About the only person who didn't like our version of "These Boots Are Made for Walkin' " was the song's writer, Lee Hazlewood, although, interestingly enough, he waited a very long time to voice his displeasure. I had altered some of the lyrics in an attempt to appeal to the kids who formed the core of our audience. For example, "something you call love, but confess" became, in the Megadeth version, "something you call love, but I call sex." I honestly thought the changes were so small as to be insignificant, but Lee felt otherwise and eventually asked us to take our "vile and offensive" version of the song off subsequent issues of the record.

It's worth noting here that Lee's protest came more than ten years after Killing Is My Business was released. A cynic might argue that Mr. Hazlewood's sensibilities were offended only after the royalty stream slowed to a trickle. I do know that he never failed to cash a check. Regardless, his protestations received some media attention, and we acquiesced. At least for a while. When we rereleased the record a few years back, "These Boots" was included, but with all of Lee Hazlewood's original lyrics rendered indecipherable. My words were audible; Lee's were beeped out.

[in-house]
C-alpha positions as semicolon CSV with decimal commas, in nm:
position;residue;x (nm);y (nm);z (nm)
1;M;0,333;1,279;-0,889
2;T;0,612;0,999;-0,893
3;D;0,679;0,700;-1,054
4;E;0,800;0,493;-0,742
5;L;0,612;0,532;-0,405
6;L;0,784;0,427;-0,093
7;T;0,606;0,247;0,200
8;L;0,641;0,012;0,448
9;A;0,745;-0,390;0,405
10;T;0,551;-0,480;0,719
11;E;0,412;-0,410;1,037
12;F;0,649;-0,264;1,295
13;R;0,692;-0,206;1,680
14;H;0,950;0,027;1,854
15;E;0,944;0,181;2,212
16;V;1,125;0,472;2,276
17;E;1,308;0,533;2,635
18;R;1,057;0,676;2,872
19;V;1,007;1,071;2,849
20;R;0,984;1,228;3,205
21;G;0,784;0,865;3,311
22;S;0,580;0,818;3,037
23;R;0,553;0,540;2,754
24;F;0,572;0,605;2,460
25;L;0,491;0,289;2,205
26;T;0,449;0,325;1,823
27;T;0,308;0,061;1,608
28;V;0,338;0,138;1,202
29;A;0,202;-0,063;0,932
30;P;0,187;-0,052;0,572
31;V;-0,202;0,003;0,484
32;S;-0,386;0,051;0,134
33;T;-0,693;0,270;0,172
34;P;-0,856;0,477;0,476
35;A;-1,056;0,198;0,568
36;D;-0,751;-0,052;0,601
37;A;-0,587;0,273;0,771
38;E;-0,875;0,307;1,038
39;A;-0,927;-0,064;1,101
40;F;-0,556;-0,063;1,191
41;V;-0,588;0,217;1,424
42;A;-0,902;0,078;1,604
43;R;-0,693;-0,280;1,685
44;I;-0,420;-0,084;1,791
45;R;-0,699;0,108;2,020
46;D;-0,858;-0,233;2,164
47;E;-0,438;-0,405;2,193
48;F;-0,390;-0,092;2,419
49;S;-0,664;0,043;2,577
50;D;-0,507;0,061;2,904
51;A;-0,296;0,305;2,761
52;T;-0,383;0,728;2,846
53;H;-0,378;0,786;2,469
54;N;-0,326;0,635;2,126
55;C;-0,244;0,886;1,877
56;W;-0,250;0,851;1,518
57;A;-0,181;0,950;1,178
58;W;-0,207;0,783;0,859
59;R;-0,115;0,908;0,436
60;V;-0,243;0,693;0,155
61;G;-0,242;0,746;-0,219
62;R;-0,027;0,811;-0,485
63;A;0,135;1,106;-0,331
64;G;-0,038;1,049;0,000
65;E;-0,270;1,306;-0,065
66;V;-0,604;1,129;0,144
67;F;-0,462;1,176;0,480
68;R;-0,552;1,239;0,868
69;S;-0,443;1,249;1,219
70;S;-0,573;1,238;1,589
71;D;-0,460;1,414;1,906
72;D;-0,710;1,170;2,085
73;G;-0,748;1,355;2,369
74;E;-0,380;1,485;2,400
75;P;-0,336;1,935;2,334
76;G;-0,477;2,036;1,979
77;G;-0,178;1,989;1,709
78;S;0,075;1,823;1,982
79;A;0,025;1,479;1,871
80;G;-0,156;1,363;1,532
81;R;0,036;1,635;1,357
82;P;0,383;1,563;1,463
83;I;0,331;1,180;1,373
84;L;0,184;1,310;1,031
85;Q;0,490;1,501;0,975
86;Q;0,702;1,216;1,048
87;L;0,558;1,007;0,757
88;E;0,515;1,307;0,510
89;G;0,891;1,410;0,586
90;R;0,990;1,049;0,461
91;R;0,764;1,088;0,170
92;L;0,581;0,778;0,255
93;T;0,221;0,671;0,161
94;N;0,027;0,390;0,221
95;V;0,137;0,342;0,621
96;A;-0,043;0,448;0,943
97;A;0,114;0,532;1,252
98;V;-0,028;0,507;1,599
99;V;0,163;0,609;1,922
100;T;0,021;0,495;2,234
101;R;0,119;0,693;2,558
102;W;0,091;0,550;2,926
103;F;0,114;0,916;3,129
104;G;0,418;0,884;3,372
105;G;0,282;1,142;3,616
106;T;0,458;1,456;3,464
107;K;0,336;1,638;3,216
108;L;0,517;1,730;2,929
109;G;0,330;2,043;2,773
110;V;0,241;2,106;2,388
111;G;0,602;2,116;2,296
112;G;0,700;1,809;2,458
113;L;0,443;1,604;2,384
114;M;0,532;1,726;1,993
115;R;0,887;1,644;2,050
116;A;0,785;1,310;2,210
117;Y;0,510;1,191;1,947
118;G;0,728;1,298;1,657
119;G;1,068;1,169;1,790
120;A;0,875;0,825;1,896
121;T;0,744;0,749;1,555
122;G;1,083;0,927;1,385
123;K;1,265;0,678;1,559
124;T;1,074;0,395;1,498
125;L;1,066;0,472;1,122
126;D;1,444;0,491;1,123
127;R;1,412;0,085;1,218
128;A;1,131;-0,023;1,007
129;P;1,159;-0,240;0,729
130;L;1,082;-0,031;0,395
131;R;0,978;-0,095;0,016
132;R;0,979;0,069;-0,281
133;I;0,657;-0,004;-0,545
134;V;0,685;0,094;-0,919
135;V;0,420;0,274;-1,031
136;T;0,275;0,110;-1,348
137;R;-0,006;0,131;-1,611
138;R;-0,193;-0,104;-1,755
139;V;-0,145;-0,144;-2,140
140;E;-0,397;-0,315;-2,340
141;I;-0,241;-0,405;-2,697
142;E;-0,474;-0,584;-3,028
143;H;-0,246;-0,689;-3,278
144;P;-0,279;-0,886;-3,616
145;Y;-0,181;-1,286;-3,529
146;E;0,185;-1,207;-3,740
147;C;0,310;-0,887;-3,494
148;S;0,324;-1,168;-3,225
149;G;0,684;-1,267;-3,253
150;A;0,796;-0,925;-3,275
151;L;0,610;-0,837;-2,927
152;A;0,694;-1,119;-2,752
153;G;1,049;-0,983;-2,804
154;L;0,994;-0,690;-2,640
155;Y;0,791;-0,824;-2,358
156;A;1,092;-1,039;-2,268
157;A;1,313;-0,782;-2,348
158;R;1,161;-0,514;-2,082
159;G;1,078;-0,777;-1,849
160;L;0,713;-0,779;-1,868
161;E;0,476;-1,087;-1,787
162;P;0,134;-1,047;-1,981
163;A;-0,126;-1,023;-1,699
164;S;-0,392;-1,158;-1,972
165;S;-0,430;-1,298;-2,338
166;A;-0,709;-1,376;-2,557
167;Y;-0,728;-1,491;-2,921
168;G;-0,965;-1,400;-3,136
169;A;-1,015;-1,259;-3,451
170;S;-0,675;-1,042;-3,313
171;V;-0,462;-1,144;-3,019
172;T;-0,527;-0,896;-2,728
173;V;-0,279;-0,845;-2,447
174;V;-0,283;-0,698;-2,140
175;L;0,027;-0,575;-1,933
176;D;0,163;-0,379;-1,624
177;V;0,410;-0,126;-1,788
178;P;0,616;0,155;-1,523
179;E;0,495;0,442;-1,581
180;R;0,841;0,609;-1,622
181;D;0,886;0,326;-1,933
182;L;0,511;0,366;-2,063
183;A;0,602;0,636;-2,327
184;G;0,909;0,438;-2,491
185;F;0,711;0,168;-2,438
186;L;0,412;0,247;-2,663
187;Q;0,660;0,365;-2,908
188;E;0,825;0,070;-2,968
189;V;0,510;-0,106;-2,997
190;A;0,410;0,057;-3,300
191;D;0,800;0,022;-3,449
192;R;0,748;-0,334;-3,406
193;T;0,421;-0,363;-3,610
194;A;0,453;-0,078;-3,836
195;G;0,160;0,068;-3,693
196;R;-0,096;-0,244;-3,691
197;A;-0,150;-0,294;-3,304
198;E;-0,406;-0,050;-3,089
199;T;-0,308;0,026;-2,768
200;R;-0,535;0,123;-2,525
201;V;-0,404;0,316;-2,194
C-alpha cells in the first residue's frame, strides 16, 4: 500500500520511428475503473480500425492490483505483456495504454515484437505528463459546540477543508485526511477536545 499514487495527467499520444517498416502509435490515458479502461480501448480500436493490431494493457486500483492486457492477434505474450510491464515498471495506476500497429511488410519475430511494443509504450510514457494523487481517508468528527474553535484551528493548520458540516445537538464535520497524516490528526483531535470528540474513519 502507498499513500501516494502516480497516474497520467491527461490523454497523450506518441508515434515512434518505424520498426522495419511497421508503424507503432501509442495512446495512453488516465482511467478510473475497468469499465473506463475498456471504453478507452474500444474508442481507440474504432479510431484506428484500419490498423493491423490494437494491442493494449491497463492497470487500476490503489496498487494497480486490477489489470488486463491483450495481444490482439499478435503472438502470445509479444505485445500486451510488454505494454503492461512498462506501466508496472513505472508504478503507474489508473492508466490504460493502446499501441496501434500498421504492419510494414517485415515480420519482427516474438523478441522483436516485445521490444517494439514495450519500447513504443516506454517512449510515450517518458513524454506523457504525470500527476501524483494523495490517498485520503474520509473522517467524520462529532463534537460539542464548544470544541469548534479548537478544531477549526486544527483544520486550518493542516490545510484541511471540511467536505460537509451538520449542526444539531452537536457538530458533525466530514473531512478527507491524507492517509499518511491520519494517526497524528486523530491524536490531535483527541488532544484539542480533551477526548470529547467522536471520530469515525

Call it an odd compromise if you'd like. I prefer to think of it as a triumph of technology over hypocrisy.

Chapter 8
Familiarity Breeds Contempt

Megadeth backstage: Gar Samuelson, David Ellefson, me, and standing in the back, Mike Albert.
Photograph by William Hale.

"Why the fuck is your bitch running off with the limo?"

It was like riding a rocket.